I was in an American Lit. class in Memorial Hall on main campus at the University of Delaware when the planes hit on the morning of September 11, 2001. And as the events began to unfold I was caught in a slow motion film walking to my car from that class to the parking garage watching students drop to their knees with gut wrenching sobs escaping their lips as they received news on their cell phones.
Another professor came into our class and whispered to our teacher. We were told something happened in New York and to pack up our things and head home. I was a commuter, I didn’t live on campus and heading home to me most likely meant I’d have to go into work early…at least that is what I thought at the time.
When I left Memorial Hall I was on the steps facing the green because I needed to head to Main Street, towards the Trabant Center and the parking garage where my car was. That is when I realized this wasn’t just an incident in New York which impacted our professor. Sirens and alarms were sounding. People were pouring our of classrooms everywhere and as panicked as it was my memory is in slow motion.
As I began walking towards the Trabant I remember seeing a lot of people on cellphones and each person who actually connected a signal and got through on a call was crying. Several people fell to their knees almost instantly.
When I got to the Trabant Center people were swarming the television sets and I was one of them because I had no idea what was going on and I couldn’t reach my parents. My cell phone kept saying I didn’t have service.
As I watched the news unfold on TV about the planes hittings the twin towers and then pentagon in Washington, i couldn’t believe it. Seeing the visuals, seeing the faces of people, the stricken grief, the shear terror and disbelief those faces will never leave my brain, they are forever imprinted. And the people, the students and staff and faculty surrounding me who had loved ones in these areas and watched as this news was being aired live…their wails, their cries and their bodies just shuddering around me is something I can’t even begin to describe.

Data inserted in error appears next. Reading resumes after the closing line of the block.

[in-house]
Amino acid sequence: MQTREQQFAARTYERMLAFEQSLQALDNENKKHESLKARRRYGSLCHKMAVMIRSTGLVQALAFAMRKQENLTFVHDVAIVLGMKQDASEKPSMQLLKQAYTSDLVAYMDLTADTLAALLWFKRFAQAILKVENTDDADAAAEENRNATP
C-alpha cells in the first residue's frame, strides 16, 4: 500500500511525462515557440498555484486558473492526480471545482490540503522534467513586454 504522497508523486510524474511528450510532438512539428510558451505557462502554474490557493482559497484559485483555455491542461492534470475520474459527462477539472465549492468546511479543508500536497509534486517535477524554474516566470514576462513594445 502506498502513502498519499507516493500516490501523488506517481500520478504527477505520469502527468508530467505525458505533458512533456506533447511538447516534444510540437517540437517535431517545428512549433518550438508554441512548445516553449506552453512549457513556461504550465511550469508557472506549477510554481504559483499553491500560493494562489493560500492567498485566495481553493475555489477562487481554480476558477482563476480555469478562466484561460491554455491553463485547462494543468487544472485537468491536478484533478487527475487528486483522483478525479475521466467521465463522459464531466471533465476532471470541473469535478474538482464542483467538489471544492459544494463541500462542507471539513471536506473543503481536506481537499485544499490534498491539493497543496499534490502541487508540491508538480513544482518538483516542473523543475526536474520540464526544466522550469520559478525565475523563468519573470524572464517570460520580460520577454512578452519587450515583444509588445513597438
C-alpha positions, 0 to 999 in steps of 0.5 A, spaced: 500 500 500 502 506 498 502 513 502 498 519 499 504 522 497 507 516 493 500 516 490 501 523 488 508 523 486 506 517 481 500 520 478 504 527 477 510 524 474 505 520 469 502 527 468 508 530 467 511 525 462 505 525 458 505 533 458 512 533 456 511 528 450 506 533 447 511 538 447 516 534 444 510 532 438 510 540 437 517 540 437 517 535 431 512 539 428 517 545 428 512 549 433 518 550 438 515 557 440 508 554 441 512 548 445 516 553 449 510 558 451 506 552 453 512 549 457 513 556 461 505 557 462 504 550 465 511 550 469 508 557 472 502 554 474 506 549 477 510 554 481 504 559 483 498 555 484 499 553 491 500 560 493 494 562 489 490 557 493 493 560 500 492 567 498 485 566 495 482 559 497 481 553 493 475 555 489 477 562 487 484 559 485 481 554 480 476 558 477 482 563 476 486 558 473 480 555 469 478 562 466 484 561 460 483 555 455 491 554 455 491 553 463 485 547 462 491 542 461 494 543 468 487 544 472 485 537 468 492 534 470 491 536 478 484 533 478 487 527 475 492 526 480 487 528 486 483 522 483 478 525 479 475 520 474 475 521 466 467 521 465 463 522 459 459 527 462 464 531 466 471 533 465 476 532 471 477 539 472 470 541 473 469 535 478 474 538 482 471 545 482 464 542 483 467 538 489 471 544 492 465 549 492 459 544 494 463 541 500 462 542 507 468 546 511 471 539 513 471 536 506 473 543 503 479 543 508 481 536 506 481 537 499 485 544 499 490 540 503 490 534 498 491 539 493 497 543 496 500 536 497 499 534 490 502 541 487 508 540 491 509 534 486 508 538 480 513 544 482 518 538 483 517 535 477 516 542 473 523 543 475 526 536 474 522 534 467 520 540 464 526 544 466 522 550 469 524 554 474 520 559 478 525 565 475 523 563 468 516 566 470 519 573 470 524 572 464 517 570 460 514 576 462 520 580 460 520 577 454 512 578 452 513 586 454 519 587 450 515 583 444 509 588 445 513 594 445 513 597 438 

There are so many students and professors from all up and down the east coast who go to the University of Delaware. It was a terrible, tragic ordeal to be in New York that day but it was also terrible to be the people wataching and feeling helpless.
I finally found a pay phone and got in touch with my Mom before getting to my car. She told me my cousin was at the Pentagon that day. Contact with him hadn’t been made. We ended up not hearing from him for about 48 hours because they went into lockdown mode. It was nauseating. His wife was pregnant with their first son at the time. As it turned out he wasn’t in the building when it was hit and to this day I am sure he feels blessed to have been across the street when it happened.
That evening we lit candles and sat on our front step all night. We prayed, cried and hoped it would be the end.
Here we are 10 years later and it still isn’t over. Over 6,000 soldiers have died on tops of the men and women who died this day 10 years ago. Terror doesn’t have to come in planes hitting buildings or bombs on bridges. Terror comes from the realization that there are people out there who believe murder, mayhem and war can deliver peace.
Today I would like to say thank you to all of the men and women who continue to work towards bringing peace to our nation. My heart goes out to those who have lost their loved ones due to the war on terror. It is a travesty and I wish I had words to bring you comfort.
My hope is we are able to come together as a nation and make our country a peaceful place for our children so they can grow up strong, resilient, accepting of others, welcoming of change and willing to go out of their way to help others.
I would like to think my children will grow up to be compassionate and considerate men willing to open their minds and hearts to broader pictures for the good of human kind. After all the only thing which really separates us are miles, we all live under the same sky, in the same big world. We all share similar fears and anxieties and every single one of us has something we are internally battling.
You know the saying about walking a mile in his shoes or her shoes… not everyone is ever fortunate to have a pair of shoes. There is always someone out there who needs a helping hand. I want to be the type of person to lend that hand, so my children will grow up to be those type of people.
And at least in my household there will be more peace, less terror…more hope and less tragedy.